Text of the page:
Additional tests may be used or substituted for the 4 included here. For instance, you can measure the water-holding capacity of soil by adding fixed quantities of water (10 mls at a time for instance) to fixed quantities of dry soil in a funnel until water begins to drain out of the bottom. Water will continue to drain out the bottom until the soil reaches a steady state. Take the amount of water you added initially and subtract the amount of water that drained out and you have your water-holding capacity. This measurement relates closely to the composition of the soil. The more clay, the more water the soil holds. The more sand and gravel, the less water the soil holds.

What makes up healthy soil? In general, a balance of all soil ingredients with few pollutants and lots of organic material and living things makes healthy soil. Soil that completely lacks organic material or that is far outside the normal pH range is generally considered unhealthy. Soil that is completely dry cannot support life. A large number of soil critters is often a good indicator of healthy soil. However, this depends dramatically on the location and use of the soil. Soil in a garden will be different from forest soil which will be different from creek soil. Therefore, in the discussion of what makes healthy soil, expect and encourage differences in opinion.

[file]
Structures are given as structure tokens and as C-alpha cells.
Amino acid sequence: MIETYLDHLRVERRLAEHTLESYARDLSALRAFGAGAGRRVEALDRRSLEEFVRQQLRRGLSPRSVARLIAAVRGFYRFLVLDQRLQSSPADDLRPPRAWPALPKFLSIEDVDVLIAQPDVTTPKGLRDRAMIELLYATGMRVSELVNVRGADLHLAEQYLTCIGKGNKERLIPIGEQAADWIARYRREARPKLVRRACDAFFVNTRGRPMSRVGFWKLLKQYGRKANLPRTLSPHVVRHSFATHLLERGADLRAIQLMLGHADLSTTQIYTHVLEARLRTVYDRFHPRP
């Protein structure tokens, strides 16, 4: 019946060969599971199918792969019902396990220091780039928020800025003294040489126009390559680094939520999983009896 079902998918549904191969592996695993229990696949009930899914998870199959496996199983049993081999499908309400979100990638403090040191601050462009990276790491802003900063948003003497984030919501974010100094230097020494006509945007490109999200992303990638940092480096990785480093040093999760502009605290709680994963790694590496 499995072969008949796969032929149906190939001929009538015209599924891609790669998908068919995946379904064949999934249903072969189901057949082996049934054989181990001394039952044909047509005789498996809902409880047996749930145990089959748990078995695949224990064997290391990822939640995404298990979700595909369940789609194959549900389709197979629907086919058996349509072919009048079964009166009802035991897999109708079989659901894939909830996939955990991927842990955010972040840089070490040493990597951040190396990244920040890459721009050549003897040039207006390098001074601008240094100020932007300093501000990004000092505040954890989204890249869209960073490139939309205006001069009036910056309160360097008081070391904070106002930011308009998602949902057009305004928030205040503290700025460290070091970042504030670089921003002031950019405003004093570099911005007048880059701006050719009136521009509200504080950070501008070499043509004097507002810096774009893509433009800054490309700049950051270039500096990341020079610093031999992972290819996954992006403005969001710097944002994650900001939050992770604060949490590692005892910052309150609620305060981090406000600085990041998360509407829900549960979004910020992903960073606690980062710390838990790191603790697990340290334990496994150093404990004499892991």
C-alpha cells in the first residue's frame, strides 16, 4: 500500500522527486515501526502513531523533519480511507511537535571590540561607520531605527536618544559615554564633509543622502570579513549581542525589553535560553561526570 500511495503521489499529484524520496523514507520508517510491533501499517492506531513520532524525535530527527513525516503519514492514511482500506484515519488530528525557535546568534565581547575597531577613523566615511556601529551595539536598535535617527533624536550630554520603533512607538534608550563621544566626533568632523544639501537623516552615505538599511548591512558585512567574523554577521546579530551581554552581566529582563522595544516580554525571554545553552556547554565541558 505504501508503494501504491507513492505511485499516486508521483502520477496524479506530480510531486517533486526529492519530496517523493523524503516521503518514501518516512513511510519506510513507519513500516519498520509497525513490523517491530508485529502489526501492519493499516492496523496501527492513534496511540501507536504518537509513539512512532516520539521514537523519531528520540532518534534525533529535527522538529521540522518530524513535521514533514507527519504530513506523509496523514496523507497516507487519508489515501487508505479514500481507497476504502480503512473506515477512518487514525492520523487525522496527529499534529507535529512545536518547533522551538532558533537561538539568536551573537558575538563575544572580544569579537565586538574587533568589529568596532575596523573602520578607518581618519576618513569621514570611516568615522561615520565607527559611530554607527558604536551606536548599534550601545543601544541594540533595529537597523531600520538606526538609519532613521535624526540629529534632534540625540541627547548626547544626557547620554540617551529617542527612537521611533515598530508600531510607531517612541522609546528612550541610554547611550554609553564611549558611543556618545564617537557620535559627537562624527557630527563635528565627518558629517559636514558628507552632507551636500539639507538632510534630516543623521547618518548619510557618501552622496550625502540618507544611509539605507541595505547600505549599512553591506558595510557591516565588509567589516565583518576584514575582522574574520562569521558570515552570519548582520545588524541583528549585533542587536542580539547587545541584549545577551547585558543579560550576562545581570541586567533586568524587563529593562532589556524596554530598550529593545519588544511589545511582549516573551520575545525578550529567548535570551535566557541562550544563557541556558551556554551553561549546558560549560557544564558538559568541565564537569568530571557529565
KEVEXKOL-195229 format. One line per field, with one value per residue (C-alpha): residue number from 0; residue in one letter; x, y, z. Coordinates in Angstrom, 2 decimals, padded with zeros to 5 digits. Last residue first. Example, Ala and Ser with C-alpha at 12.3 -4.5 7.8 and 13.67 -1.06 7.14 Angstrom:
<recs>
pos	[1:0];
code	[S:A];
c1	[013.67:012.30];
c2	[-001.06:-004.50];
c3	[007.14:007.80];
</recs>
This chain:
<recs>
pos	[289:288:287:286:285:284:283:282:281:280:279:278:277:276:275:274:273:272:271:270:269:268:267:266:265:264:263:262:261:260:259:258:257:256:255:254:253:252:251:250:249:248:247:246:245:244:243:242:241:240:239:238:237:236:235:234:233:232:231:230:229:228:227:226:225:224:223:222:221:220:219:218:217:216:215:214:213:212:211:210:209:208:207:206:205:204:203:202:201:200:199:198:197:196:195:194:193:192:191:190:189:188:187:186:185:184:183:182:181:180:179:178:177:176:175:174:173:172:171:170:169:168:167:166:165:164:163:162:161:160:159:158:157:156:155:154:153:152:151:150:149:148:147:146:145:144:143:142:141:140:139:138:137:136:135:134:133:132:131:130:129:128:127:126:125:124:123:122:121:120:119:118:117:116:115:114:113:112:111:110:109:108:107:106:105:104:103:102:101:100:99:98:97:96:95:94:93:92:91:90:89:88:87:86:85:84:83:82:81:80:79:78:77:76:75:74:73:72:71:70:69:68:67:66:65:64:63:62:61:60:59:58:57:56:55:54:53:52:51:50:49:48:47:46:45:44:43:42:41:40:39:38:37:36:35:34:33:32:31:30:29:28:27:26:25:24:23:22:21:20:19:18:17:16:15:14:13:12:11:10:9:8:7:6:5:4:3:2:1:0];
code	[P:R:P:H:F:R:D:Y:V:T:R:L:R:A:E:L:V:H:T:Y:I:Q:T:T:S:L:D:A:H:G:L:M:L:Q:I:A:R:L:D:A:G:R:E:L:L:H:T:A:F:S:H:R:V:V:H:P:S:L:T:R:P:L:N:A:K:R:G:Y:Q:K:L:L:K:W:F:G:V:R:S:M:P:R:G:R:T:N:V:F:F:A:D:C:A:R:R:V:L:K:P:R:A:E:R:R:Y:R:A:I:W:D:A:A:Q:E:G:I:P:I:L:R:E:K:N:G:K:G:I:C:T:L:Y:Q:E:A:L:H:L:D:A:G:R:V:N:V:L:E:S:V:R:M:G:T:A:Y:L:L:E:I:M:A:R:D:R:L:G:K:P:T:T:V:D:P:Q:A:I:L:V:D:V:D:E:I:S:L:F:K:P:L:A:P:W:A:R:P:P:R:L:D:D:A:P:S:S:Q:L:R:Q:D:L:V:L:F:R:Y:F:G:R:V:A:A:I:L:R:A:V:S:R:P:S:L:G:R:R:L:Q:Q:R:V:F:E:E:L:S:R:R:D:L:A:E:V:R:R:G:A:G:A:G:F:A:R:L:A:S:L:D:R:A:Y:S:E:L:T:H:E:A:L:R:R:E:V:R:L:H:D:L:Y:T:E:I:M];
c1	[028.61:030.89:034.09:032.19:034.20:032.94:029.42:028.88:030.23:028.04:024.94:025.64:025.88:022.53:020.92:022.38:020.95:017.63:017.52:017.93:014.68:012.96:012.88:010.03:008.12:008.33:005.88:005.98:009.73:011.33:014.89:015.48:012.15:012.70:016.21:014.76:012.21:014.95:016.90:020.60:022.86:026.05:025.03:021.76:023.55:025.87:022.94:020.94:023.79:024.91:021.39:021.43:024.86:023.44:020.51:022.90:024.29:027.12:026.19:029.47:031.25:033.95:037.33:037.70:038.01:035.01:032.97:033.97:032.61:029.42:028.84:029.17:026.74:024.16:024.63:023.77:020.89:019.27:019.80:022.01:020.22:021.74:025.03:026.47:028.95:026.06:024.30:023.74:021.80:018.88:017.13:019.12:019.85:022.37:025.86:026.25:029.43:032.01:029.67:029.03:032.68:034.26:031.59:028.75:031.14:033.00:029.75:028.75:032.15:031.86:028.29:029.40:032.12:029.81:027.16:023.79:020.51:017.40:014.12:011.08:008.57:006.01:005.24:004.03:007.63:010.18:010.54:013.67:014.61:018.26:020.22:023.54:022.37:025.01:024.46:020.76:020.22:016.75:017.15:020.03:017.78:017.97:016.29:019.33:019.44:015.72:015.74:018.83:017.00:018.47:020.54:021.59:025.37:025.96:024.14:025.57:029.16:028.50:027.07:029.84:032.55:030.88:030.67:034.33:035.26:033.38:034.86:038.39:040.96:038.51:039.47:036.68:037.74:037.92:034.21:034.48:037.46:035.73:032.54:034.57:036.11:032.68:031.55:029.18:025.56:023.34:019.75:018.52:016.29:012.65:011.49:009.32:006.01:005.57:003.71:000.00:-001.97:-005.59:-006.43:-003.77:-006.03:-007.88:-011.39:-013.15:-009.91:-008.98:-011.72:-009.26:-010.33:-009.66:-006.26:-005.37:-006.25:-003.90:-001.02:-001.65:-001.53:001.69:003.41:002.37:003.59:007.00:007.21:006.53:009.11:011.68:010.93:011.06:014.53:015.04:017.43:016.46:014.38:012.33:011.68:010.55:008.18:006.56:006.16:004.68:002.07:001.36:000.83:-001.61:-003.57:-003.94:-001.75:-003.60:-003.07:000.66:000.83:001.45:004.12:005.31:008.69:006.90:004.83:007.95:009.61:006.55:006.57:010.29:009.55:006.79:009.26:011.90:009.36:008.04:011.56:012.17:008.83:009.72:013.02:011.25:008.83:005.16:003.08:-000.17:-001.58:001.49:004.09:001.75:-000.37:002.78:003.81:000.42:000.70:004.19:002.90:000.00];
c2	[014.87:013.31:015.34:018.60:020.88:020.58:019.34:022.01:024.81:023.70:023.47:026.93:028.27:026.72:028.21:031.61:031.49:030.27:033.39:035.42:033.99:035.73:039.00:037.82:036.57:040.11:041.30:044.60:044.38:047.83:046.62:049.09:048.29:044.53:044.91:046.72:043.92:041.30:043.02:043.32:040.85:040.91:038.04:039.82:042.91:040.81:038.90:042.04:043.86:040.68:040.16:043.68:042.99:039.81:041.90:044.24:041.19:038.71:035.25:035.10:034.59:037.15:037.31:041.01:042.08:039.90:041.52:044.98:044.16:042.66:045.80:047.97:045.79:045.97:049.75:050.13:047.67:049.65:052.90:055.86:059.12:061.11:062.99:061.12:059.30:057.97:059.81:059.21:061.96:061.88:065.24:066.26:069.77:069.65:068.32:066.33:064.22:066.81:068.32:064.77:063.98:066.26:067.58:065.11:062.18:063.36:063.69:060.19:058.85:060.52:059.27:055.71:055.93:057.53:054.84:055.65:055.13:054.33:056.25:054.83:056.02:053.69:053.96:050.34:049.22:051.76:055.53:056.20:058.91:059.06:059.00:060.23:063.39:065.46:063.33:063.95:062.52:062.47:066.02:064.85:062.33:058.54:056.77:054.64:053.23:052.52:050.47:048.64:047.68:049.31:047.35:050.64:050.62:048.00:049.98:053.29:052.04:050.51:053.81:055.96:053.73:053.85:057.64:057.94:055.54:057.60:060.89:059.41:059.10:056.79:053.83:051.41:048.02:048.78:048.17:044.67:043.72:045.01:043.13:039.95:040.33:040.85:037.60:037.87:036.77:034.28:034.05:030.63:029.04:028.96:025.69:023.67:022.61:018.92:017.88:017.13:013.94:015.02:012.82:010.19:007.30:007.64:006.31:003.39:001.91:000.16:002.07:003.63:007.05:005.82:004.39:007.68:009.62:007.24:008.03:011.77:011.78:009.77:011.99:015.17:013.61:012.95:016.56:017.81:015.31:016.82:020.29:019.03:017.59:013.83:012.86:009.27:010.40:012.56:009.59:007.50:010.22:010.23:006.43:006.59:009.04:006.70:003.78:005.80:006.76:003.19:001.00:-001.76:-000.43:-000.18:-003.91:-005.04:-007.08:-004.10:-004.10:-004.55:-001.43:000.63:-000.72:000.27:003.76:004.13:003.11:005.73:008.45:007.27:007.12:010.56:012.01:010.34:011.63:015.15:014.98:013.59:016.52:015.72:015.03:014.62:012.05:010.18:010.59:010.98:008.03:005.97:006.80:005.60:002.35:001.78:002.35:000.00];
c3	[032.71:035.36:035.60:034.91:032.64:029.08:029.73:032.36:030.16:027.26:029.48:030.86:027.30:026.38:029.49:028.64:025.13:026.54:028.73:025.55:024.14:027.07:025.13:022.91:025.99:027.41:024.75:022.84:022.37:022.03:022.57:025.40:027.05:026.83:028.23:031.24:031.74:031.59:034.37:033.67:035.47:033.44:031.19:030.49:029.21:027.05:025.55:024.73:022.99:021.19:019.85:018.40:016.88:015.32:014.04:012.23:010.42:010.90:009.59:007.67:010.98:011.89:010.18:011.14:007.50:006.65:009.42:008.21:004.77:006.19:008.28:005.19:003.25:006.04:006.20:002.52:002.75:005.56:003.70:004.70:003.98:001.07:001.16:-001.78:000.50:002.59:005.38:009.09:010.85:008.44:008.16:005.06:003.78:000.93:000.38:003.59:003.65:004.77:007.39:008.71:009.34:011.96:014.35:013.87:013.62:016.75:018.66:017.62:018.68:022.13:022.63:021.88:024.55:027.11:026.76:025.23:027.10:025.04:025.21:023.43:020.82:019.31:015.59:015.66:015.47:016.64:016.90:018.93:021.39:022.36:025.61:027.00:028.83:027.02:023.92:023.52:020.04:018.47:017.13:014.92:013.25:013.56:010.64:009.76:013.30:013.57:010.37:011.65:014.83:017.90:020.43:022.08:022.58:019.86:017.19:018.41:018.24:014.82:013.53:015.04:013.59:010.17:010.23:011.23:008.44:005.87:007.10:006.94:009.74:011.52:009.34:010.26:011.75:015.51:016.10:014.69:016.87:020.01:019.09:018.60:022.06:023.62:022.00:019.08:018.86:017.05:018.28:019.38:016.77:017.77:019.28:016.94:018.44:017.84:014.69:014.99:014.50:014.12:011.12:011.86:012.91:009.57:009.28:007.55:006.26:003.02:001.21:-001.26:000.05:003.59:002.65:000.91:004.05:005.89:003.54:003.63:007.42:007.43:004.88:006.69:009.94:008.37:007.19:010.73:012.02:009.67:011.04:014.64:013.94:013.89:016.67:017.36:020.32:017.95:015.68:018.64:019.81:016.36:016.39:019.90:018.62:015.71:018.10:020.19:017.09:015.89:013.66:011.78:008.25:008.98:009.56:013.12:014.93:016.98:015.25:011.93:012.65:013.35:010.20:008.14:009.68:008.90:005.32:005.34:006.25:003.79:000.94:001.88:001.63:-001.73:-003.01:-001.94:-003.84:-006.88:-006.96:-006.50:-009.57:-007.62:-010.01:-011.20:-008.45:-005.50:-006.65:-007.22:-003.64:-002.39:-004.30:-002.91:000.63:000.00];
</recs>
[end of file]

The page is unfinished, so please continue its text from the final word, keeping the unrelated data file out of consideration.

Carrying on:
Student Prerequisites
It is recommended that students are familiar with pH - both understanding what pH is a measure of relative to household items and how to measure it using indicators. The previous lesson 2. Water Analysis provides a sufficient introduction to those ideas.

Optional: Comparing Soil Homework - This assignment asks students to observe and compare 2 samples of soil, one from home, one from school, and to devise original tests to look for differences between the soils.

3. Soil Analysis - Getting Ready

Getting Ready

  1. Prepare 4 stations around the classroom with the materials needed to conduct that test and a printout of the instructions (attachments can be found on the bottom of the summary page).
    1. Soil observation: paper towels, magnifying glass, 2 different soils labeled in plastic cups, spoons
    2. pH: petri dishes, pH paper, labels, graduated cylinders, 2 different soils labeled in plastic cups, tablespoons
    3. Soil separation: 15 ml tubes, alum, ruler, labels, 2 different soils labeled in plastic cups, spoons
    4. Tullgren Funnel: lightbulbs, funnels, cheesecloth squares, funnel holder, petridishes or cups, labels, 2 different soils labeled in plastic cups, spoons
  2. Set up an example of a Soil separation test and a Tullgren funnel test at each of those stations.

3. Soil Analysis - Lesson Plan

Lesson Plan

  1. Discuss the Comparing Soil Homework from the night before. This assignment asks students to observe and compare 2 samples of soil, one from home, one from school, and to devise original tests to look for differences between the soils. Some examples of questions to ask:
    • What did you observe about the school soil? about your home soil?